Summary: On the bicentennial of Malthus's legendary essay on the tendency for population to grow more rapidly than the food supply, the question facing the world is not whether population growth will slow, but how. Human demands are pressing up against more and more of the Earth's limits. This book from the Worldwatch Institute examines the impacts of population growth on global resources and services, including food, fresh water, fisheries, jobs, education, income, and heal ...show moreth. Despite the current hype of a "birth dearth" in parts of Europe and Japan, the fact remains that human numbers are projected to increase by over 3 billion by 2050. Rapidly growing nations are likely to outstrip the carrying capacity of their natural support systems. Governments worn down by several decades of rapid population growth often cannot mobilize the resources necessary to cope with emerging threats such as new diseases, food and water shortages, and mass unemployment. Already, in several African nations, hunger, disease, and social disintegration are leading to rising death rates, checking the rapid growth of population.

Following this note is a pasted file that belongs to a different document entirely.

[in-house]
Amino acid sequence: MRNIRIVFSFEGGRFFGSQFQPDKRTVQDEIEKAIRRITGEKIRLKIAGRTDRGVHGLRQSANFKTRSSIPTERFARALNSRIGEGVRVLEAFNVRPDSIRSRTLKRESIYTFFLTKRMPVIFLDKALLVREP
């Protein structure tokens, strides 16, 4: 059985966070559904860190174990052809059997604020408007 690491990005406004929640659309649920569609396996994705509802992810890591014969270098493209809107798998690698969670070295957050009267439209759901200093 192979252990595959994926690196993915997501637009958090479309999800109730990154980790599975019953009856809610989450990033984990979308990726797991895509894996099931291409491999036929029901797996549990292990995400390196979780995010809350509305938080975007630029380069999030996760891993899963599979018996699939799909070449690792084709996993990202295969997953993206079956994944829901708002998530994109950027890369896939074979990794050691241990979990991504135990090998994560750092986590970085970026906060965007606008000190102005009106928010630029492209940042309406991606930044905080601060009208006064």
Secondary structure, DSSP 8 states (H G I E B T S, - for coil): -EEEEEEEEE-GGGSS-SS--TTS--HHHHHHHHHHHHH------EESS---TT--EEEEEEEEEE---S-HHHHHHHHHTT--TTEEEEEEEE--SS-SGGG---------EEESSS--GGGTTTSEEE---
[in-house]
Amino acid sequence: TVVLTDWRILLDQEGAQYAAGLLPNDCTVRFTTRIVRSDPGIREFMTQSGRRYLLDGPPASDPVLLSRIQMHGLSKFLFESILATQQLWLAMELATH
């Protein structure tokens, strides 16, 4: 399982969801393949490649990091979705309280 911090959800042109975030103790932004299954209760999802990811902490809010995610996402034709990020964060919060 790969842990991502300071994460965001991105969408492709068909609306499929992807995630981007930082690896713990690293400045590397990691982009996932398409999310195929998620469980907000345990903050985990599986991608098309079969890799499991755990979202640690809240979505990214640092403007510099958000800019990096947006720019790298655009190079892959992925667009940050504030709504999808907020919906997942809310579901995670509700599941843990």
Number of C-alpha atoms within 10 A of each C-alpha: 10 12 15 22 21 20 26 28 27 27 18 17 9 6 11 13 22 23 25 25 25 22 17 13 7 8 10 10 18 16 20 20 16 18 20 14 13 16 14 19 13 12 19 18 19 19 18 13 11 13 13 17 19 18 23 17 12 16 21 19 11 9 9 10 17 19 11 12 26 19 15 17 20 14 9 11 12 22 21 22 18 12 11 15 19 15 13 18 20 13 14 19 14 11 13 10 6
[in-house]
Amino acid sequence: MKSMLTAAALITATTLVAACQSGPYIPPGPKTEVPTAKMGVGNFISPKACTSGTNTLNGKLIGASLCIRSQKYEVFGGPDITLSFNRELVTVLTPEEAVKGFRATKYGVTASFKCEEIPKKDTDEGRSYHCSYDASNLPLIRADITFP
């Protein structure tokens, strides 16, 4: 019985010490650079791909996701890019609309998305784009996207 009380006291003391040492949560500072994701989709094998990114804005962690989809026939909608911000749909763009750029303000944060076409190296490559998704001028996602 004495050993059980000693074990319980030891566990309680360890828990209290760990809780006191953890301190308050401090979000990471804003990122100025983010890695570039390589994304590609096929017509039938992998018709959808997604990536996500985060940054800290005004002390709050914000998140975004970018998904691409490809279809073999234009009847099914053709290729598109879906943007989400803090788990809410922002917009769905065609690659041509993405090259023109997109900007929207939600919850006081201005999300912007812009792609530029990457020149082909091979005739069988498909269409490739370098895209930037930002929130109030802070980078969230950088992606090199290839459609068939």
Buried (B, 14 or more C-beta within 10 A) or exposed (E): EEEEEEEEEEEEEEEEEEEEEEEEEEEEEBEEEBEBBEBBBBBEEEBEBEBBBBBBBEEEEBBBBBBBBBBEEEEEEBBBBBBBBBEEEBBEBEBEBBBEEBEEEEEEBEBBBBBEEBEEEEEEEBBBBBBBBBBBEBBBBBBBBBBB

Either nations with surging populations will quickly shift to smaller families or nature will impose its own, less humane limits to growth. As the world enters the new millennium, no challenge is perhaps so urgent as the need to quickly reduce population growth.
Pakistan's population is projected to increase from 148 million to 357 million, surpassing that of the United States before 2050.
Zimbabwe, Botswana, Zambia, Namibia, and Swaziland, where over one-fifth of the adult population is infected with HIV, will likely reach population stability shortly after the year 2000, as AIDS-related deaths offset soaring birth rates.
A Worldwatch Environmental Alert book
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